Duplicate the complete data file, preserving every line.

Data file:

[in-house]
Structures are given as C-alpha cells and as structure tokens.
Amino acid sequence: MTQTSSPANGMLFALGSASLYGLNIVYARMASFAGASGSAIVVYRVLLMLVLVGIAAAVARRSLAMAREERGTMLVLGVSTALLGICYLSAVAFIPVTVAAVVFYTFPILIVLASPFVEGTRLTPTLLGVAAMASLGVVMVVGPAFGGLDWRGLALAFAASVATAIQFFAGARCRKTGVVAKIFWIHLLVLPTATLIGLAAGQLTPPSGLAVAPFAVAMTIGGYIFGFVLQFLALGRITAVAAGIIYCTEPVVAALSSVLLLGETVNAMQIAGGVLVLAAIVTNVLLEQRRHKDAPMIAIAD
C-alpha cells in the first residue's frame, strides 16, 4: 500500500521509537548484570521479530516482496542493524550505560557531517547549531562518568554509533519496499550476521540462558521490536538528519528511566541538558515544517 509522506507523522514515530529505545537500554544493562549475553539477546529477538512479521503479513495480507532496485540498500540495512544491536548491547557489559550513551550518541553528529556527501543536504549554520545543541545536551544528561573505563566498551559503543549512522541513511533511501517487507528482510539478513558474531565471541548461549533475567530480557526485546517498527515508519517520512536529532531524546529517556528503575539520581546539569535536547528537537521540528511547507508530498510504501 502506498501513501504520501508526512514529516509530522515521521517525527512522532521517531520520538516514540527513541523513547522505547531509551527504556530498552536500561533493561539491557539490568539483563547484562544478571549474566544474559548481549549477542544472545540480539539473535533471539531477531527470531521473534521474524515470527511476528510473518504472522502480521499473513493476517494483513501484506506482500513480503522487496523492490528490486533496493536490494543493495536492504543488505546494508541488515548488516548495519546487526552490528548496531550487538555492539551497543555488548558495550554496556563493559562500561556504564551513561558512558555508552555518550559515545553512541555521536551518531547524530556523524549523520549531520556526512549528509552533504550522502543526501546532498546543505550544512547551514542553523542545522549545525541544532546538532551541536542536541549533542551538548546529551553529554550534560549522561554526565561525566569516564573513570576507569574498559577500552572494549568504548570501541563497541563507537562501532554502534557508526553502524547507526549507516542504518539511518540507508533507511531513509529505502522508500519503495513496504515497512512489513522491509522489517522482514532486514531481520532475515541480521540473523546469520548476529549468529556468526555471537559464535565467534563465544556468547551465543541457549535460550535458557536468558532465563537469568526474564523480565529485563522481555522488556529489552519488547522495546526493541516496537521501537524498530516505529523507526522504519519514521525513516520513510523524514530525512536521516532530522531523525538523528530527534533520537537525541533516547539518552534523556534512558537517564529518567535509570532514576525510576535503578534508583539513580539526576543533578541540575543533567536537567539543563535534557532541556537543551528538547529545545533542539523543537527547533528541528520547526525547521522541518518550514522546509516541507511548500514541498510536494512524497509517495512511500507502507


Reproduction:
[in-house]
Structures are given as C-alpha cells and as structure tokens.
Amino acid sequence: MTQTSSPANGMLFALGSASLYGLNIVYARMASFAGASGSAIVVYRVLLMLVLVGIAAAVARRSLAMAREERGTMLVLGVSTALLGICYLSAVAFIPVTVAAVVFYTFPILIVLASPFVEGTRLTPTLLGVAAMASLGVVMVVGPAFGGLDWRGLALAFAASVATAIQFFAGARCRKTGVVAKIFWIHLLVLPTATLIGLAAGQLTPPSGLAVAPFAVAMTIGGYIFGFVLQFLALGRITAVAAGIIYCTEPVVAALSSVLLLGETVNAMQIAGGVLVLAAIVTNVLLEQRRHKDAPMIAIAD
C-alpha cells in the first residue's frame, strides 16, 4: 500500500521509537548484570521479530516482496542493524550505560557531517547549531562518568554509533519496499550476521540462558521490536538528519528511566541538558515544517 509522506507523522514515530529505545537500554544493562549475553539477546529477538512479521503479513495480507532496485540498500540495512544491536548491547557489559550513551550518541553528529556527501543536504549554520545543541545536551544528561573505563566498551559503543549512522541513511533511501517487507528482510539478513558474531565471541548461549533475567530480557526485546517498527515508519517520512536529532531524546529517556528503575539520581546539569535536547528537537521540528511547507508530498510504501 502506498501513501504520501508526512514529516509530522515521521517525527512522532521517531520520538516514540527513541523513547522505547531509551527504556530498552536500561533493561539491557539490568539483563547484562544478571549474566544474559548481549549477542544472545540480539539473535533471539531477531527470531521473534521474524515470527511476528510473518504472522502480521499473513493476517494483513501484506506482500513480503522487496523492490528490486533496493536490494543493495536492504543488505546494508541488515548488516548495519546487526552490528548496531550487538555492539551497543555488548558495550554496556563493559562500561556504564551513561558512558555508552555518550559515545553512541555521536551518531547524530556523524549523520549531520556526512549528509552533504550522502543526501546532498546543505550544512547551514542553523542545522549545525541544532546538532551541536542536541549533542551538548546529551553529554550534560549522561554526565561525566569516564573513570576507569574498559577500552572494549568504548570501541563497541563507537562501532554502534557508526553502524547507526549507516542504518539511518540507508533507511531513509529505502522508500519503495513496504515497512512489513522491509522489517522482514532486514531481520532475515541480521540473523546469520548476529549468529556468526555471537559464535565467534563465544556468547551465543541457549535460550535458557536468558532465563537469568526474564523480565529485563522481555522488556529489552519488547522495546526493541516496537521501537524498530516505529523507526522504519519514521525513516520513510523524514530525512536521516532530522531523525538523528530527534533520537537525541533516547539518552534523556534512558537517564529518567535509570532514576525510576535503578534508583539513580539526576543533578541540575543533567536537567539543563535534557532541556537543551528538547529545545533542539523543537527547533528541528520547526525547521522541518518550514522546509516541507511548500514541498510536494512524497509517495512511500507502507